The fashion industry is full of talented individuals–gifted artists with a universal and tangible effect on everyday life in what we wear. It’s no secret, however, that the industry is rife with corruption in myriad forms. Among the most grievous corruptions is the industry’s willful ignorance of the inappropriate behavior of some of its favorites. Exhibit A: photographer-to-the-stars Terry Richardson, known to some by his creepier moniker, Uncle Terry.
Even those unfamiliar with Richardson’s work by name would recognize his signature style: bright, exaggerated images lit so aggressively that they sometimes obscure features of the photographed–raw, gritty images. Sex, too, is a common theme in Richardson’s work, and though this is not unique in fashion photography (or, indeed, any media), Richardson’s work carries a special sort of sexual deviance, often featuring very young girls in compromising, infantilized, and/or dominated scenarios.
The girls are nearly always in various states of undress, often featured in explicitly sexually dominated positions or graphically posed with various sexualized props. Nearly every A-lister in Hollywood has been photographed by Richardson (most recently, Gwen Stefani on the cover of Harper’s Bazaar), in addition to his frequent fashion spreads and covers and a recent collaboration on a coffee table book with Lady Gaga. He is a perennial favorite among editors for his edgy, raw style and subversive images.
What is disconcerting about dear old Uncle Terry, however, are the mounting stories of inappropriate and unwelcome sexual behavior on and off photo shoots towards his subjects and women in general. Multiple tales of sexual assault on young models have come out over the years–check out Jamie Peck of The Gloss’s recounting of her Uncle Terry experience here. Richardson’s extreme fame and big oddball personality sometimes cloak the complete inappropriateness of his actions, leaving subjects confused about the situation and frightened of the consequences of speaking up, as Peck describes of her own experience. It is unknown how many girls he has affected this way. The stories are horrifying and unambiguously not okay.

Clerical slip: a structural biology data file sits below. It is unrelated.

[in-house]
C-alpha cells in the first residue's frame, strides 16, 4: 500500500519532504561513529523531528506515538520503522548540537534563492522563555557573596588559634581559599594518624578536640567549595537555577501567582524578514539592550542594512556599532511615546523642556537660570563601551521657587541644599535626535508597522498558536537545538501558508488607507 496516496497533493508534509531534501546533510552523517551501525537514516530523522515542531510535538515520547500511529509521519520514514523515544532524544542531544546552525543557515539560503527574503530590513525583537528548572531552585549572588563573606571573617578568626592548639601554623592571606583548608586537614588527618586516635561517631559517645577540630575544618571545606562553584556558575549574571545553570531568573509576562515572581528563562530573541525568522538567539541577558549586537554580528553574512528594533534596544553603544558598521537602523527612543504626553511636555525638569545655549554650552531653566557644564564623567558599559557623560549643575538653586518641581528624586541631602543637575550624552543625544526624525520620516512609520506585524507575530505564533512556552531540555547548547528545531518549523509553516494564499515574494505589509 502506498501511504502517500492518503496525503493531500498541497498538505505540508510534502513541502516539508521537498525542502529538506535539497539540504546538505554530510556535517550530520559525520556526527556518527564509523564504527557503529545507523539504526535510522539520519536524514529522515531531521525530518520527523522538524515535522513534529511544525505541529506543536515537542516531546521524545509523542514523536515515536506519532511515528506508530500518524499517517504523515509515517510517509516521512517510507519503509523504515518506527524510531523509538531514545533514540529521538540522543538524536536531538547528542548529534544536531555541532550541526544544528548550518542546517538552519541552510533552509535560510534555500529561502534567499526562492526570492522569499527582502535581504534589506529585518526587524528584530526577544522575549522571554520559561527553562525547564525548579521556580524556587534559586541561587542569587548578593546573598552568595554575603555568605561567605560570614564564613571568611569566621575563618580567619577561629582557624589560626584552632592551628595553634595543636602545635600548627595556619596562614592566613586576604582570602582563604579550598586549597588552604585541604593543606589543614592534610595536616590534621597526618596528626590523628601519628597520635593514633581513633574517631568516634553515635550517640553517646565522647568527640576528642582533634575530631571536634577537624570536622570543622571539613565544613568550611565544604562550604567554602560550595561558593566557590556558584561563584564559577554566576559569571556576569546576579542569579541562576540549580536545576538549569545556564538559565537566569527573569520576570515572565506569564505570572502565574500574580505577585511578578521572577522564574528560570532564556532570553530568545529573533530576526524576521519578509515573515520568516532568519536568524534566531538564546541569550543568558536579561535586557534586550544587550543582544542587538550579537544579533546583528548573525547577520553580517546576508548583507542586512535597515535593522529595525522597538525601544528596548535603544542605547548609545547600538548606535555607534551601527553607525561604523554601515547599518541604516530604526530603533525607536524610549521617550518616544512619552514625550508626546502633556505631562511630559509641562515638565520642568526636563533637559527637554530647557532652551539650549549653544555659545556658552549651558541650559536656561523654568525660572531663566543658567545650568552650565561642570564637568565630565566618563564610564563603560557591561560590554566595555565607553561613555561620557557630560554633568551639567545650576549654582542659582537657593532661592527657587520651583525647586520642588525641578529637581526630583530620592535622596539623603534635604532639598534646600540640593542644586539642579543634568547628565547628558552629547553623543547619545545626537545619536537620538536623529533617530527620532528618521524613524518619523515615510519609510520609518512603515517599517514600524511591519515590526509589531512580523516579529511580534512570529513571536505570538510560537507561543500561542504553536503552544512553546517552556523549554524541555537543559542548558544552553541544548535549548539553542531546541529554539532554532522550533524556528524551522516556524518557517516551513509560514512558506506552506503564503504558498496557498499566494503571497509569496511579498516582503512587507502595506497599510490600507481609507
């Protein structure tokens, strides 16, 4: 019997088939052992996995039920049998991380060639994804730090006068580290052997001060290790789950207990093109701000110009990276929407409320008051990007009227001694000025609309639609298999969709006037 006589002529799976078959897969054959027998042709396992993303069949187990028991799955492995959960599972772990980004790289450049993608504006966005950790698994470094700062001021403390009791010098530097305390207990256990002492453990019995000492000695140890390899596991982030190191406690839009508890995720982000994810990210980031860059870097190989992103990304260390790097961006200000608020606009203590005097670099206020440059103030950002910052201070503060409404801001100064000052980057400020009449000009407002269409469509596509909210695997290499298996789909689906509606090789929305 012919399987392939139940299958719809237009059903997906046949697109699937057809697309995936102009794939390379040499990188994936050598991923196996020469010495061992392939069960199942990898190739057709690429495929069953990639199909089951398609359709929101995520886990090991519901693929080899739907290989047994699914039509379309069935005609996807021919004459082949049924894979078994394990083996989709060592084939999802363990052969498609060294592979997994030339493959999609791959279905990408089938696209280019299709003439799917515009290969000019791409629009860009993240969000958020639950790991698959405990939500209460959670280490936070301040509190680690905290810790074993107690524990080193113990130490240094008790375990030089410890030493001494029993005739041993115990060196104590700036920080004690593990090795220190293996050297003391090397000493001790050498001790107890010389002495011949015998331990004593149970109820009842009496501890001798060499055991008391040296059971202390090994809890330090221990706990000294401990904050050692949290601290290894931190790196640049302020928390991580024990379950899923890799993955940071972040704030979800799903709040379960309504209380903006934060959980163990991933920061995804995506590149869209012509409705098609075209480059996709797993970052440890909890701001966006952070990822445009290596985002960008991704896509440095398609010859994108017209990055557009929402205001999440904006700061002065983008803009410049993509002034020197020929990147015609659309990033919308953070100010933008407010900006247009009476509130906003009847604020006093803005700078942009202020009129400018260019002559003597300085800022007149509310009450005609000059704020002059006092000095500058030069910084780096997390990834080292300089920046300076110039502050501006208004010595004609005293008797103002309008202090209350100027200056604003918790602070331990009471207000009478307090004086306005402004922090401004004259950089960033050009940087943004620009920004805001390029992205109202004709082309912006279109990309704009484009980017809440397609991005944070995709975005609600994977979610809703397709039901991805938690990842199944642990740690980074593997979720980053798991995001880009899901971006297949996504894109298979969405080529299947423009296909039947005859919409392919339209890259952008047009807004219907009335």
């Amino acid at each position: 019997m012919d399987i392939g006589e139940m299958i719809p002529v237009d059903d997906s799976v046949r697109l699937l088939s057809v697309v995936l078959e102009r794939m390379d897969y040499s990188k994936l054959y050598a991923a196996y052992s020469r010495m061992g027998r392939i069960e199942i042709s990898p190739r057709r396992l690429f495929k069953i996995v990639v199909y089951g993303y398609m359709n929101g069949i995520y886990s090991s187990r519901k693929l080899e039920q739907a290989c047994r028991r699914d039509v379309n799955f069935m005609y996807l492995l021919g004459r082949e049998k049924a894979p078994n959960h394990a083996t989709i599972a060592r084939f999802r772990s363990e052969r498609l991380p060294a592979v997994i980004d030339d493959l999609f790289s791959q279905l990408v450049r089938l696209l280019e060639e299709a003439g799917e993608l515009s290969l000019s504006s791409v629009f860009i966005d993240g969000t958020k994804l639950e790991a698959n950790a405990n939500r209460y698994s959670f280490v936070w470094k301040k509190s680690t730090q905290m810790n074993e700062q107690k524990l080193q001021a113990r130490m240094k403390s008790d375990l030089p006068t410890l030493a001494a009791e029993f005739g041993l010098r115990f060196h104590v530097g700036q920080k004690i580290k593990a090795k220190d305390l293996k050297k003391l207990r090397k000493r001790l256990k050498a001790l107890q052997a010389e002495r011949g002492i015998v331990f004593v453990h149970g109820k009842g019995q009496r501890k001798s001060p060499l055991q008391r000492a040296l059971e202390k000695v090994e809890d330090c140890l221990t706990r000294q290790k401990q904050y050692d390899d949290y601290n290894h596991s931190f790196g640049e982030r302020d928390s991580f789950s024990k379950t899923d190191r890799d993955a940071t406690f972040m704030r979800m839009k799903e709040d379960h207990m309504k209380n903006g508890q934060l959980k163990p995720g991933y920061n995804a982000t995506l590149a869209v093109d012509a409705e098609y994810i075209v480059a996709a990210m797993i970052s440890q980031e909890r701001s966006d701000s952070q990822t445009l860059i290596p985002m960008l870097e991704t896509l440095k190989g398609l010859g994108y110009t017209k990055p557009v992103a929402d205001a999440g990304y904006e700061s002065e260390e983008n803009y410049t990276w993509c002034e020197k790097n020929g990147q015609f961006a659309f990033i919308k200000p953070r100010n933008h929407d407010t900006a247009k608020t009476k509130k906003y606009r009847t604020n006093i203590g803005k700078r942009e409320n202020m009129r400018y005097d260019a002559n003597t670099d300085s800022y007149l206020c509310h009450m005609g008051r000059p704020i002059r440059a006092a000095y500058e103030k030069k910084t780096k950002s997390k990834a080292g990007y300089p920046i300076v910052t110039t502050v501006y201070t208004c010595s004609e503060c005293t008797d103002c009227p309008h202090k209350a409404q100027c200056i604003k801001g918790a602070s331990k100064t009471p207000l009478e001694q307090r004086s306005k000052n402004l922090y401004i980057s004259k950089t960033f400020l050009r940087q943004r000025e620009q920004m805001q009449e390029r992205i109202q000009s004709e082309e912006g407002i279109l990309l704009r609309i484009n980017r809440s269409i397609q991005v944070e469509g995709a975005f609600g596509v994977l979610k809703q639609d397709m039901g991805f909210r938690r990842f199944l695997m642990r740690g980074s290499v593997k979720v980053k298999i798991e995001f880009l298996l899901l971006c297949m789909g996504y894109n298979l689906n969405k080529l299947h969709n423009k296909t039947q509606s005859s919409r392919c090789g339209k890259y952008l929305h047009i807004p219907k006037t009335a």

What’s most disconcerting, however, may be that nothing has been done. On the contrary, Richardson is busier than ever since the stories began to come out. It is as if this element of his back story reinforces some crackpot “bad boy” image for Richardson, and images of him partying and collaborating with an incredibly hip and influential set of celebrities only make him seem more relatable and dangerous. When asked on the subject, many celebrities and editors carefully dance around the issue, citing their own predictably lovely experiences with Richardson as proof against the confessions of multiple women affected by Richardson’s behavior. Richardson continues to book campaigns and garner the respect and admiration of hordes even as the evidence piles up.
When John Galliano went off on a drunken anti-Semitic rant screaming “I love Hitler!” (see it here) last year, he was removed as head of Dior and essentially ousted from the fashion community. How is it, then, that repeated and confirmed tales of sexual assault go unnoticed (indeed, enabled!)? Especially in an industry that is largely dependent on women, it is shocking and disheartening that so many ignore this major problem in the system and its destructive effect on women. Of course, Terry Richardson is only the tip of the iceberg–sexual assault has consistently run rampant in the fashion industry, often on extremely young women who essentially experience their formative adolescent years under the shockingly expected threat of assault.
It’s not okay that this happens so consistently in this industry. This is no necessary evil; it is only evil, and it must stop. It’s not cool, it’s not bad-ass, and it’s not beautiful. I can’t get behind Terry Richardson.